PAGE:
An Hymne in Honour of Beautie. Line 132. For all that faire is, is by nature good ; 8 That is a signe to know the gentle blood. Line 139.

To kerke the narre from God more farre,

Has bene an old-sayd sawe;
And he that strives to touche a starre
Oft stombles at a strawe.

The Shepheardes Calender. July. Line 97.
Full little knowest thou that hast not tride,
What hell it is in suing long to bide:
To loose good dayes, that might be better spent;
To wast long nights in pensive discontent;
To speed to-day, to be put back to-morrow;
To feed on hope, to pine with feare and sorrow.

I Mother wit. — MARLOWE : Prologue to Tamberlaine the Great, part 1. MIDDLETON : Your Five Gallants, act i. sc. 1. SHAKESPEARE : Taming of the Shrew, act ii. sc. 1.

2 Blessed are the merciful, for they shall obtain mercy. – Matthew v. 7.

8 The band that hath made you fair hath made you good.-- SHAKESPEARE: Measure for Measure, act iii. sc. 1.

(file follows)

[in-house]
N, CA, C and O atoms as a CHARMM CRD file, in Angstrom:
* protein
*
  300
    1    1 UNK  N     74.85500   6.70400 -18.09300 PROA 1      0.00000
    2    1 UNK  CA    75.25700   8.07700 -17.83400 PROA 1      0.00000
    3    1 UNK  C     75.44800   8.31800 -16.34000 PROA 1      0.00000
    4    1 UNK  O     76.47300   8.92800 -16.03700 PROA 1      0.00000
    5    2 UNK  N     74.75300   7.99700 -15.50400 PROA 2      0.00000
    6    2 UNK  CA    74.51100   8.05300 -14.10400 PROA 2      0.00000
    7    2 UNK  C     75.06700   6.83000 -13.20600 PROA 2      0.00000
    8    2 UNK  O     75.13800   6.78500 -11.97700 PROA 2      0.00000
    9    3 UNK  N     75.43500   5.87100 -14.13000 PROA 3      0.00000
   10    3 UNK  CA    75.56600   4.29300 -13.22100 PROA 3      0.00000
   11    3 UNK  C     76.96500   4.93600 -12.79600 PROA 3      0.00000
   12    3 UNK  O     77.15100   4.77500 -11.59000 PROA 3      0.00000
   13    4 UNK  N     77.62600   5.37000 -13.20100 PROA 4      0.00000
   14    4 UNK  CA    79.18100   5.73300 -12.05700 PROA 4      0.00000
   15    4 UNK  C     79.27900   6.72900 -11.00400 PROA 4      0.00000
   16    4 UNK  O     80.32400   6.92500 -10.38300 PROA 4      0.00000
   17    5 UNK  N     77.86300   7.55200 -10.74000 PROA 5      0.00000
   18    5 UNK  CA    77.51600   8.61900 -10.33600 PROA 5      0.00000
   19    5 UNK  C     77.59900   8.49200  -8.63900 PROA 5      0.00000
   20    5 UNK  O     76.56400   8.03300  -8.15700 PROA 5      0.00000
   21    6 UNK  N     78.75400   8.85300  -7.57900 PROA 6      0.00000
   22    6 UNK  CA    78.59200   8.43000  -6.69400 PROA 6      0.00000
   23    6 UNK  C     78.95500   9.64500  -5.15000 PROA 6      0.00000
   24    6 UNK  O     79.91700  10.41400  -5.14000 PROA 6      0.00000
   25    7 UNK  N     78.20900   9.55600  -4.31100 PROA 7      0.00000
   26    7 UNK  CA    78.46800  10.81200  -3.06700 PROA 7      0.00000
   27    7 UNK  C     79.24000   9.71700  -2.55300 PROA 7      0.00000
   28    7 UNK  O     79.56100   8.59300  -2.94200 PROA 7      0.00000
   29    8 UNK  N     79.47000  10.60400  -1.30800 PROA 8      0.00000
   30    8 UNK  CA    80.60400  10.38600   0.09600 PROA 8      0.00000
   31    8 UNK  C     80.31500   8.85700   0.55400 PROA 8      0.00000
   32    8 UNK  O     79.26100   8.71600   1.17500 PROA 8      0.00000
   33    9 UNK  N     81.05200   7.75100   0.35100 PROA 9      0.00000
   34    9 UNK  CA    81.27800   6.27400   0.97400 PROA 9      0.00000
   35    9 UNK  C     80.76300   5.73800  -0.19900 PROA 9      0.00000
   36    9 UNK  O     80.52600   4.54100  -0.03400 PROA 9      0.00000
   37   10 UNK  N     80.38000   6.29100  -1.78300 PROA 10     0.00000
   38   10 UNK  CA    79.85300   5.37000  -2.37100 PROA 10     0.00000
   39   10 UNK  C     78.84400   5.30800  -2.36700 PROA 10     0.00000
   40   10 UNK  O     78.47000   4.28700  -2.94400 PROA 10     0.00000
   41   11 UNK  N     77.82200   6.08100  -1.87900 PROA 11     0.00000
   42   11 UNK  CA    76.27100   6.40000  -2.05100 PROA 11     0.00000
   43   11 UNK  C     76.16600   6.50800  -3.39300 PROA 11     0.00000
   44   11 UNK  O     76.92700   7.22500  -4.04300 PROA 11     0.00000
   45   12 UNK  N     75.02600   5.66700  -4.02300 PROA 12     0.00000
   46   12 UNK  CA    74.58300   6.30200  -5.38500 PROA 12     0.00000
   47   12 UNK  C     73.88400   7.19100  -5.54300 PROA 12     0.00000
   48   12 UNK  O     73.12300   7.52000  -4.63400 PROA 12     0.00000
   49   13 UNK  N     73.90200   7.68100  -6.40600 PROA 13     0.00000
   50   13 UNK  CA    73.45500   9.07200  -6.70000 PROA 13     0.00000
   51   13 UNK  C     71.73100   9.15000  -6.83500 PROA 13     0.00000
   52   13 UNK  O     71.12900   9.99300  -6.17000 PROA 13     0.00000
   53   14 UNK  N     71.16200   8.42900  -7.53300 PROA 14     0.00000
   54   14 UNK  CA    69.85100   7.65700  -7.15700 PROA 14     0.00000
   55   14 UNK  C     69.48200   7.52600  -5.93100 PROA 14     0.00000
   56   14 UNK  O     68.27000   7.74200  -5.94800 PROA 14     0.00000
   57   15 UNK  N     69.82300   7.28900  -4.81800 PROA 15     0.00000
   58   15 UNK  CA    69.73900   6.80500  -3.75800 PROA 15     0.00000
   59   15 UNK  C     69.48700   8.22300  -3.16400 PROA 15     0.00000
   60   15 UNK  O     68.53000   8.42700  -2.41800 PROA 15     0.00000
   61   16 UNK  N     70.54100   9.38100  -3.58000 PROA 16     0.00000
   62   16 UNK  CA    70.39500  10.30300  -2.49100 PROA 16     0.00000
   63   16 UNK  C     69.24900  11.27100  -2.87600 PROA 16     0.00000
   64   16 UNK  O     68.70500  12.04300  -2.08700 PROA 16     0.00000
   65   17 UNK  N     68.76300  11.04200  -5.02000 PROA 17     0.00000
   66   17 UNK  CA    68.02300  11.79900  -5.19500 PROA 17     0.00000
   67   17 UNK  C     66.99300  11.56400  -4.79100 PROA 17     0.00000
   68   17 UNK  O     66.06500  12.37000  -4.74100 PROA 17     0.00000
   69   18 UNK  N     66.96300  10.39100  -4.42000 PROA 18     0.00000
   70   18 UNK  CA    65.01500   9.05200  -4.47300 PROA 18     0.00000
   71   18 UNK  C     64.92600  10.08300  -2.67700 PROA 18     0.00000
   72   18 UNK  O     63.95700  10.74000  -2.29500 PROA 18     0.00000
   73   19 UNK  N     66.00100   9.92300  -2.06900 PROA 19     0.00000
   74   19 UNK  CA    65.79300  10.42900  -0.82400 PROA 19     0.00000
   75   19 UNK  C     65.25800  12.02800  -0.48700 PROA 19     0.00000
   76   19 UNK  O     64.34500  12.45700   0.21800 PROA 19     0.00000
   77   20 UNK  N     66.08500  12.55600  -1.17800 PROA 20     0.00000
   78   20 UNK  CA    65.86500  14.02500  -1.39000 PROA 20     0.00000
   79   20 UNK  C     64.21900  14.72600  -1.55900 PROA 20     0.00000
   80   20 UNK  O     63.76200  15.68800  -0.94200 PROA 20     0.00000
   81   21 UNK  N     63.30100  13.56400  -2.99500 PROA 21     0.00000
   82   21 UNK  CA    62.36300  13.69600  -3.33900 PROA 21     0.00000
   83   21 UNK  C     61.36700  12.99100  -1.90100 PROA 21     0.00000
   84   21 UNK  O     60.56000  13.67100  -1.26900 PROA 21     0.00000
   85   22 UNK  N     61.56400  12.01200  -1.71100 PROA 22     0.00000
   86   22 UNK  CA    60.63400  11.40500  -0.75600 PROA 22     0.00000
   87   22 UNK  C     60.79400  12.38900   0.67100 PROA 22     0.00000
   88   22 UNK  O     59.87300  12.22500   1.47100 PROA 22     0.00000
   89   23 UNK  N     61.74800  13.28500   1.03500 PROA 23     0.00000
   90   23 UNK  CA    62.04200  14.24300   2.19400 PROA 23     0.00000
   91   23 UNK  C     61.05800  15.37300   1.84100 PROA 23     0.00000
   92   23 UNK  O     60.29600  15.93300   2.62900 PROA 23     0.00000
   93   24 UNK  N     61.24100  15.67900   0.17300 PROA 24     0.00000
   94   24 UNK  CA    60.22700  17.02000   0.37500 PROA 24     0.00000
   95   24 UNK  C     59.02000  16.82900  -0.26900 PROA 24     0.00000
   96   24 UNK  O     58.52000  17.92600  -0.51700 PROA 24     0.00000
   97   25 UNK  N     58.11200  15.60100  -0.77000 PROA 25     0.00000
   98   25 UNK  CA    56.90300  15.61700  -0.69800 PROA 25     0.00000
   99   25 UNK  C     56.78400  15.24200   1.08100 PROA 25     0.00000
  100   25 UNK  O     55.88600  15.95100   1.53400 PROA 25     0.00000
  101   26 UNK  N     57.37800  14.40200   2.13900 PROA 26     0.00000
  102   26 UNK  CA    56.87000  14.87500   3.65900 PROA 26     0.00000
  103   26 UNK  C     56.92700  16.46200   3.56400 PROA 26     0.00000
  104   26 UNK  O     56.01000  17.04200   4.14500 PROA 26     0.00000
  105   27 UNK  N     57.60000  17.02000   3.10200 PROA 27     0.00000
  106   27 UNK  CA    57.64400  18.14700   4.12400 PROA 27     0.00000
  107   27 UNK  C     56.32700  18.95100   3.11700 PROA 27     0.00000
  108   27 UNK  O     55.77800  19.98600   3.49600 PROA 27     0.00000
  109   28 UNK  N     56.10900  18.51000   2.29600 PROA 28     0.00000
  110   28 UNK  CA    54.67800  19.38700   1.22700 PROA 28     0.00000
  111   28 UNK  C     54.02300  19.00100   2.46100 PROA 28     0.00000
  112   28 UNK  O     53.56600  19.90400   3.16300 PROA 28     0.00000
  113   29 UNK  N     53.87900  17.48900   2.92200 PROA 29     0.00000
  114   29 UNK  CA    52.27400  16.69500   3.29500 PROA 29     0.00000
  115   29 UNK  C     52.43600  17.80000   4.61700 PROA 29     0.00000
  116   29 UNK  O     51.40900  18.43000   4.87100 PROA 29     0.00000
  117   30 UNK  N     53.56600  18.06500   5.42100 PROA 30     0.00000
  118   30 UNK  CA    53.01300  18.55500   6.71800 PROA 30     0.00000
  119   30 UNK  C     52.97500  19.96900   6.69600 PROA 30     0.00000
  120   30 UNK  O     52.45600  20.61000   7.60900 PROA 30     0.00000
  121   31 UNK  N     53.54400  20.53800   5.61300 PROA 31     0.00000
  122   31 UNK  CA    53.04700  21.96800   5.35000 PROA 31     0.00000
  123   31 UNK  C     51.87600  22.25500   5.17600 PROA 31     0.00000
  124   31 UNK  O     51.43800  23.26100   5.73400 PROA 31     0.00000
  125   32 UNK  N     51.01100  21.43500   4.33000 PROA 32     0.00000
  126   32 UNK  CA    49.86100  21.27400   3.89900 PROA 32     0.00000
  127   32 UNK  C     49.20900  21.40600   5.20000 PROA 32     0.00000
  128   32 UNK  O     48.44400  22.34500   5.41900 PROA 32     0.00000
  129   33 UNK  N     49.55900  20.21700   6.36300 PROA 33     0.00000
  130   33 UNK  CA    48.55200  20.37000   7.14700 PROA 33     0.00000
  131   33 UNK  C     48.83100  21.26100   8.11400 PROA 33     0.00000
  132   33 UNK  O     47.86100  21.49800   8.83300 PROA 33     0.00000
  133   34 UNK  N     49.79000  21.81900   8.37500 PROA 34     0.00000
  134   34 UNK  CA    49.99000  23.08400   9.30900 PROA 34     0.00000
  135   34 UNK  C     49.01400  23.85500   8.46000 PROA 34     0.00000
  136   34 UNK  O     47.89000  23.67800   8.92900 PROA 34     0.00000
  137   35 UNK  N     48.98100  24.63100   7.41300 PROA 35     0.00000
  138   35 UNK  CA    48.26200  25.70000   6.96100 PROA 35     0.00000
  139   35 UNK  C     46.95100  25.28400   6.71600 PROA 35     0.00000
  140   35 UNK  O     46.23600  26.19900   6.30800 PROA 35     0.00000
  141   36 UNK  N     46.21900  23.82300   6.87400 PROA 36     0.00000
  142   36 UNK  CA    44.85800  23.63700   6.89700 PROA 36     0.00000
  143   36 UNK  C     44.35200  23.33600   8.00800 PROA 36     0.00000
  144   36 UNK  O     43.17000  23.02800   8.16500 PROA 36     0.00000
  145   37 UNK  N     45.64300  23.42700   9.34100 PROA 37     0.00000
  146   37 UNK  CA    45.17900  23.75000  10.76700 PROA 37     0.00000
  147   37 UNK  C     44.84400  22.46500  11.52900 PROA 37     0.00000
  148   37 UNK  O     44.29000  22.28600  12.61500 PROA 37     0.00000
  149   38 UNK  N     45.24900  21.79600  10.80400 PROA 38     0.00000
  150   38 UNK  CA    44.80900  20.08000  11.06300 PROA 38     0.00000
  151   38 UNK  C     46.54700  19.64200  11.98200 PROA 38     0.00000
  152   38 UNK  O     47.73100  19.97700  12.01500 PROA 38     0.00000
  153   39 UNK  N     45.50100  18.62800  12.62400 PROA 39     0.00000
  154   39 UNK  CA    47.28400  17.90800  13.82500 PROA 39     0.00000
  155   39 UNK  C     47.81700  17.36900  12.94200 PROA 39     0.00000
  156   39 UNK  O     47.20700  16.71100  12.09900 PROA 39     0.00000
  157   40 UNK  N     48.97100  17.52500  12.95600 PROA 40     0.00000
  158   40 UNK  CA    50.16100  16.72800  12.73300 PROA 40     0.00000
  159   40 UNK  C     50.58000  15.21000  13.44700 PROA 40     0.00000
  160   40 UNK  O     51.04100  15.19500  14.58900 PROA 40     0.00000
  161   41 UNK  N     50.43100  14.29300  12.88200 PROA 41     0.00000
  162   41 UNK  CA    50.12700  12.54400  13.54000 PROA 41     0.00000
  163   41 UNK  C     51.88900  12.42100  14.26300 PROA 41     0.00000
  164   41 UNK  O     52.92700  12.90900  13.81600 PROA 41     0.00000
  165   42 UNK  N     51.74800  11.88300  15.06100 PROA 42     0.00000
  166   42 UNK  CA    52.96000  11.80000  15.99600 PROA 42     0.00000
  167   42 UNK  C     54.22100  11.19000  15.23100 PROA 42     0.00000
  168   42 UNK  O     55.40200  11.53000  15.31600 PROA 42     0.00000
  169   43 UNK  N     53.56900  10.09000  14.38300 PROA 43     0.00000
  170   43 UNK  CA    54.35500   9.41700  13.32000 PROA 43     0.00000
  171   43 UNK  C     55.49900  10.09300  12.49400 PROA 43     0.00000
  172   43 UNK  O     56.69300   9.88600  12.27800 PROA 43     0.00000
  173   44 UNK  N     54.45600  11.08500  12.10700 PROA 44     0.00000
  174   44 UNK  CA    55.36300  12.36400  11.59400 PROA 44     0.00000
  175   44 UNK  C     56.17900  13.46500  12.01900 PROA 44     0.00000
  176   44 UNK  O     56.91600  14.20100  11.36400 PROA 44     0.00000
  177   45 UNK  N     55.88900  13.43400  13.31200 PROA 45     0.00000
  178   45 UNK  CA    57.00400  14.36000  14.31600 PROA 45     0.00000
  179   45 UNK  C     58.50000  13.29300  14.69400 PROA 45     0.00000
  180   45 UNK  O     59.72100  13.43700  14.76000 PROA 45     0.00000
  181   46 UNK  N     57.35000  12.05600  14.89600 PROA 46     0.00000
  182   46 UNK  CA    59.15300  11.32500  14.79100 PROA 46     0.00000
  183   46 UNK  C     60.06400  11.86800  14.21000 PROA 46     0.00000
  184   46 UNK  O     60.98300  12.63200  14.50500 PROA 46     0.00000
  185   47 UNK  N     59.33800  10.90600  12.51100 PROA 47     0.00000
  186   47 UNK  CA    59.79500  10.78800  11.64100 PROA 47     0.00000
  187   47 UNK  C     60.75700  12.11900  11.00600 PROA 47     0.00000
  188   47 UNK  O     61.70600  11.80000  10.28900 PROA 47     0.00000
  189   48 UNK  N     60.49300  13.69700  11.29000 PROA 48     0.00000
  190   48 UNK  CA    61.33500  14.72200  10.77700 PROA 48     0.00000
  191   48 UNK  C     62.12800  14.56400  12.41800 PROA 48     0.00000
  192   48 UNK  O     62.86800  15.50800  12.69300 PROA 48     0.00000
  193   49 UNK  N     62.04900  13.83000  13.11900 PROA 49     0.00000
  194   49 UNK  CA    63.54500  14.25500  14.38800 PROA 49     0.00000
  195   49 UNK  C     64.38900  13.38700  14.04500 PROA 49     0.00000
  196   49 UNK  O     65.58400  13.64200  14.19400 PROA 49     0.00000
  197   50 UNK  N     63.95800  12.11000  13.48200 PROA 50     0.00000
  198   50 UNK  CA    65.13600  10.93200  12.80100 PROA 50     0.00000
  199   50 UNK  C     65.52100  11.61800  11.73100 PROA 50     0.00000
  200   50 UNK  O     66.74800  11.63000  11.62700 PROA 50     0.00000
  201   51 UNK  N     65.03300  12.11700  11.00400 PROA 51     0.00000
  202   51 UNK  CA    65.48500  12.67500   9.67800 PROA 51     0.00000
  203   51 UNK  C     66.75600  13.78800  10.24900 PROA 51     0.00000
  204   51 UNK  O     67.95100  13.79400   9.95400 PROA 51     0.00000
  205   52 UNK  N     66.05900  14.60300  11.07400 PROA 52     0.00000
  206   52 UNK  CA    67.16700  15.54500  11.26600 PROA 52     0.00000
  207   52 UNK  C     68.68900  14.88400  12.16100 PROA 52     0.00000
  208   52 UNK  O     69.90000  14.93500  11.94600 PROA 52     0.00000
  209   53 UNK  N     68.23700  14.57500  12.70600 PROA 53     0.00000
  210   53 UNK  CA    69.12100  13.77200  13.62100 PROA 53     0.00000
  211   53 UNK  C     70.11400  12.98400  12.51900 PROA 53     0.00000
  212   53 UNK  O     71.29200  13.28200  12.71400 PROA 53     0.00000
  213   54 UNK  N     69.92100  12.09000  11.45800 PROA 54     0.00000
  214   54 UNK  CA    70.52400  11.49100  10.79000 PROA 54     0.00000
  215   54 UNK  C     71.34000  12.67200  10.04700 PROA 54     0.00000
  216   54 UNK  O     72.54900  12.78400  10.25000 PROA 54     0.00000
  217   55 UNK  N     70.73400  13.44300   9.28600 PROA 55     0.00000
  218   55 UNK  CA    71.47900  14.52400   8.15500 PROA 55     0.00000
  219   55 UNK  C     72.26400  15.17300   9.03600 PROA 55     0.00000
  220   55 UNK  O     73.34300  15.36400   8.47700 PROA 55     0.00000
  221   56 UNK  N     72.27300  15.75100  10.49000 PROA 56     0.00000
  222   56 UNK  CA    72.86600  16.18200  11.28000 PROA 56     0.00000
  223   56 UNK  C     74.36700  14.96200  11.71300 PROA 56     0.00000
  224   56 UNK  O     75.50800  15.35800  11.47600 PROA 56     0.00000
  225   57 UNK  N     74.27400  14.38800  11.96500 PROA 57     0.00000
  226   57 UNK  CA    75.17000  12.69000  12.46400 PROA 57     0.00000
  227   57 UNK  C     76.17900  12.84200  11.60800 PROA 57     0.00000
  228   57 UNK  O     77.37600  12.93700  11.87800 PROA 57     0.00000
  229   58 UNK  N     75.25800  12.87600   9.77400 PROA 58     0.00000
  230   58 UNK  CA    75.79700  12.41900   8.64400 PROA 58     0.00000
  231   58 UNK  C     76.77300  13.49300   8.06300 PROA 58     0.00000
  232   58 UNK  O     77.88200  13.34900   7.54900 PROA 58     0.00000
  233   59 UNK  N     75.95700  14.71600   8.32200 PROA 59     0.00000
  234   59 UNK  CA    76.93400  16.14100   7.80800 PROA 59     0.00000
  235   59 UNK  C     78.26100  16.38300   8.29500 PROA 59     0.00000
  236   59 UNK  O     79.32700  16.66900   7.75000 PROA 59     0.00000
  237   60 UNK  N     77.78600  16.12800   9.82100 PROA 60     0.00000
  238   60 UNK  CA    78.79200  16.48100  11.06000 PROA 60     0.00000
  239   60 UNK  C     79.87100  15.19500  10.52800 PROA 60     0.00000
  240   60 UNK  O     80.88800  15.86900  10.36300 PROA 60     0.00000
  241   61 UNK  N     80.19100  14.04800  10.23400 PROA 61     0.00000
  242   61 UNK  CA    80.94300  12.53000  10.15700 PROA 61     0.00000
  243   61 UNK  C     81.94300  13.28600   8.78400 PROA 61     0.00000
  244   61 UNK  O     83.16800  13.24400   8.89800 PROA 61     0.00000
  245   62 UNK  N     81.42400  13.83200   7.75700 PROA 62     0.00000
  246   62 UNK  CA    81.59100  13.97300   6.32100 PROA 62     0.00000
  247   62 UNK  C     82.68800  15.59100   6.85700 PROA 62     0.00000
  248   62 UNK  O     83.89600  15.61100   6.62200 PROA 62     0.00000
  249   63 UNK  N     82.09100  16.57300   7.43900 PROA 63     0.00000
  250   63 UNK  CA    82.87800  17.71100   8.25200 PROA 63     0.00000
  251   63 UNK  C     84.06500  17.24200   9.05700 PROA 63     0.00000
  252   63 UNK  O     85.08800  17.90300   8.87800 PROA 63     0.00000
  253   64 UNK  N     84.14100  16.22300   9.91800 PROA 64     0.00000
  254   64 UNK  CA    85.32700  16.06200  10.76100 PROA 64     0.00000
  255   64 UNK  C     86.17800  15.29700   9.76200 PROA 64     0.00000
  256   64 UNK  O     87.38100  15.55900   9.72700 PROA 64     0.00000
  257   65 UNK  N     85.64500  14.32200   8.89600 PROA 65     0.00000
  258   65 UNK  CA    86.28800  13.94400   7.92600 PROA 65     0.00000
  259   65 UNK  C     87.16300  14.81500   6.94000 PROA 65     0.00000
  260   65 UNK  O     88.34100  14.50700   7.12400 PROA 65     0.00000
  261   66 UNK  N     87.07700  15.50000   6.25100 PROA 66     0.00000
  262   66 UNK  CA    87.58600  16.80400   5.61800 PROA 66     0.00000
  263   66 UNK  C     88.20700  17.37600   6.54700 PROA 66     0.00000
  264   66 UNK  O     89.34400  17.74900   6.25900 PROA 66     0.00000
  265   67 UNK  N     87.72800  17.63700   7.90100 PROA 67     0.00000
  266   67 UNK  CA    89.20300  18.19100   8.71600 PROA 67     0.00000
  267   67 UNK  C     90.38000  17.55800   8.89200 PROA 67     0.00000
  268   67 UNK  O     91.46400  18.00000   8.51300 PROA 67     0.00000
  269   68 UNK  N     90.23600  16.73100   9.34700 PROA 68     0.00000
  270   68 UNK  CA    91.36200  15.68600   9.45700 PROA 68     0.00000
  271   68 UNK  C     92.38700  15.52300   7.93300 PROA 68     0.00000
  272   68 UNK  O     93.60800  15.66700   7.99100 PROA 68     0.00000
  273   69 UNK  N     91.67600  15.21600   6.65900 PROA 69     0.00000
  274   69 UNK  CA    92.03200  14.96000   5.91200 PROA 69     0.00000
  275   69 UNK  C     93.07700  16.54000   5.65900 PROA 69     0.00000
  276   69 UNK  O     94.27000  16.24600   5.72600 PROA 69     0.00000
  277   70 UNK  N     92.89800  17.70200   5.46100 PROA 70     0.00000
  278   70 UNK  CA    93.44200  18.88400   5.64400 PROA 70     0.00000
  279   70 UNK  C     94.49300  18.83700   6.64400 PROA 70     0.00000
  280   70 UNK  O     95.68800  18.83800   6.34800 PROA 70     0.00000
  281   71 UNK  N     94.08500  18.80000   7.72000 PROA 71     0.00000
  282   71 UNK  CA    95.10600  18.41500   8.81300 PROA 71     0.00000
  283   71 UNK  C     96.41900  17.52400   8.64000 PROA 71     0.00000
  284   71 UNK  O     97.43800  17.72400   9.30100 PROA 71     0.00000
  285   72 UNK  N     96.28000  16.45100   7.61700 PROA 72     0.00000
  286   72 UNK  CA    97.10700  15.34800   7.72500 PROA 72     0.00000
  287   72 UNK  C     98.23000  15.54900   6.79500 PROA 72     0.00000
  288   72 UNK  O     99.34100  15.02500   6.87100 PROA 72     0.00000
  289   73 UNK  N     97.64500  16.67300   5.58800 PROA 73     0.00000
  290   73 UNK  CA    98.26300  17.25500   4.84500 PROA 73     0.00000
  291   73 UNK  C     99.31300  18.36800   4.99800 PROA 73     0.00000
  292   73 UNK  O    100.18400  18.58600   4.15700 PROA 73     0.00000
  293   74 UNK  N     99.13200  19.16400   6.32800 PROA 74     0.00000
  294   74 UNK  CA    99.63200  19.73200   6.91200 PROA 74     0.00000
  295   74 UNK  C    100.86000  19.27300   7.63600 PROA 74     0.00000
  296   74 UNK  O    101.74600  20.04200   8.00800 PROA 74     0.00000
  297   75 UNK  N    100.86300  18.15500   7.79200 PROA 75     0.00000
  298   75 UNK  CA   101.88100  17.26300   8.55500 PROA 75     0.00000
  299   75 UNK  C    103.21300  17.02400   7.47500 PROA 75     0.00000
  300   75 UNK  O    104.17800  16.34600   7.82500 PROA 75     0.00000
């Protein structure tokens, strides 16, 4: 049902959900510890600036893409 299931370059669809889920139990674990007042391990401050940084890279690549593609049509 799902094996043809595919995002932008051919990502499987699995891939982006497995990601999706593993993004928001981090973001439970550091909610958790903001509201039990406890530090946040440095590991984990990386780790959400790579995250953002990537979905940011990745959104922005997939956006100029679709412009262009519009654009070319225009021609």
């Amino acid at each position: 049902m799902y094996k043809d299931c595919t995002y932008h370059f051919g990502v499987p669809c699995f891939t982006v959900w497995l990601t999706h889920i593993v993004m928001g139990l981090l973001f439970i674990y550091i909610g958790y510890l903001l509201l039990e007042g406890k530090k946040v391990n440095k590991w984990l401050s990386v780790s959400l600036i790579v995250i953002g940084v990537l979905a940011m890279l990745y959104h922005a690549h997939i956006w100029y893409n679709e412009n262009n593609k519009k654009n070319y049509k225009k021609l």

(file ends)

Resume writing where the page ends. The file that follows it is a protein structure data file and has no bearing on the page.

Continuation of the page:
4 See Heywood, page 12.

To fret thy soule with crosses and with cares ;
To eate thy heart through comfortlesse dispaires ;?
To fawne, to crowche, to waite, to ride, to ronne,
To spend, to give, to want, to be undonne.
Unhappie wight, borne to desastrous end,
That doth his life in so long tendance spend !

Mother Hubberds Tale. Line 895

What more felicitie can fall to creature
Than to enjoy delight with libertie,
And to be lord of all the workes of Nature,
To raine in th' aire from earth to highest skie,
To feed on flowres and weeds of glorious feature.

Muiopotmos: or, The Fate of the Butterflie. Line 209.
I hate the day, because it lendeth light
To see all things, but not my love to see.

Daphnaida, v. 407.
Tell her the joyous Time will not be staid,
Unlesse she doe him by the forelock take.2

Amoretti, laz.
I was promised on a time
To have reason for my rhyme;
From that time unto this season,
I received nor rhyme nor reason.3

Lines on his Promised Pension.